Düsseldorf, March 9, 2018 – Patents promote a country's innovative strength, knowledge transfer, economic development and growth. This thesis is confirmed by Dr. Kristina M. L. Acri, scientist at Colorado College, in a recent essay (published in the George Mason Law Review, 2017, Vol. 24). It also addresses the position of Germany, which, according to an online article by Bloomberg, ranks second among the ten most innovative nations, behind South Korea. And according to a study conducted by the Global Intellectual Property Center (GIPC), the conditions for the protection of intellectual property rights in Germany are particularly good.
Industries in which the fixed costs for research and development are relatively high profit from having their intellectual property rights protected. In the pharmaceutical industry, for example, the expenditure of innovative companies on a particular drug is about 200 times as high as that of generic drug manufacturers. Intellectual property rights (IP) make it possible to reproduce costly innovations at moderate costs. In that way investments can pay off in the long term.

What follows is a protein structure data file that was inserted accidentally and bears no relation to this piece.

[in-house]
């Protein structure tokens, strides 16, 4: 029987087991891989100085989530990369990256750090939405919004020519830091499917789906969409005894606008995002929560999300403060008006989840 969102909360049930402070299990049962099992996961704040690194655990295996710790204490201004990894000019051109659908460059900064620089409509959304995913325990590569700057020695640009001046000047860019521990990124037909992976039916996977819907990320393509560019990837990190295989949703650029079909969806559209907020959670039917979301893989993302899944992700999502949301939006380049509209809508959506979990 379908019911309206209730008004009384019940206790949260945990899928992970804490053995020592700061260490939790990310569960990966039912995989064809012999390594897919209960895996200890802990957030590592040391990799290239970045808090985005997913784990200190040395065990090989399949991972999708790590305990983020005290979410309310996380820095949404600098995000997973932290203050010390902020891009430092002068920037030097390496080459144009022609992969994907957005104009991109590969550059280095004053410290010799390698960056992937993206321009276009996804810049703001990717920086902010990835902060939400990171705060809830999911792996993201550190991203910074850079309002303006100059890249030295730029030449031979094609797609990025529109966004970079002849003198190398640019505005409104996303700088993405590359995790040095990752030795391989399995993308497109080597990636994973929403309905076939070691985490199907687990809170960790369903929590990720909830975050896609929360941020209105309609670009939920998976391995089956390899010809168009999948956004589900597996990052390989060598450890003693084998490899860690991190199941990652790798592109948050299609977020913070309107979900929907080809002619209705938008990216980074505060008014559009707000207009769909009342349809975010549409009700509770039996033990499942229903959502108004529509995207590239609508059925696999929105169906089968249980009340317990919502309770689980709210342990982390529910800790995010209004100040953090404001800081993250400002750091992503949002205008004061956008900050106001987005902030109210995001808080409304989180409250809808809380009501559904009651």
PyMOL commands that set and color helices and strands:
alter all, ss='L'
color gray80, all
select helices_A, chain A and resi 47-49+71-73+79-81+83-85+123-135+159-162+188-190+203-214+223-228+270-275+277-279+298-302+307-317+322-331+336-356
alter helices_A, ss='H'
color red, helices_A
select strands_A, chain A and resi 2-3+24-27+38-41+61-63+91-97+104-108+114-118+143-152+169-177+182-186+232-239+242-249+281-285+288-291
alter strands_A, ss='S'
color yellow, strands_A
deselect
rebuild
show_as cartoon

More employment through IP investment
Acri also highlights the positive effects on the labor market in her essay, referring in particular to a study by US researchers Robert J. Shapiro and Aparna Mathur from 2014, which states that if India were to align its IP activities with those of China, foreign direct investment in India would increase by around 33 percent annually, which could lead to 18,000 new jobs in the pharmaceutical industry alone. If adjusted to U.S. IP activities, India is predicted to increase its investment by 83 percent and create 44,000 new jobs in the industry by 2020.
Opportunities for start-ups
Just how much an economy can be invigorated by the protection of intellectual property rights is also reflected in the opportunities for young companies. For example, a U.S. study from 2016 concludes that start-ups in particular benefit greatly from patents. According to the study, patents filed with the United States Patent and Trademark Office (USPTO) since 2001 and accepted or rejected before 2014 will result in 36 percent growth in employment and 51 percent growth in turnover for the start-ups examined over the next five years. These property rights have also proven to have a significant impact on the further innovative ability of young companies.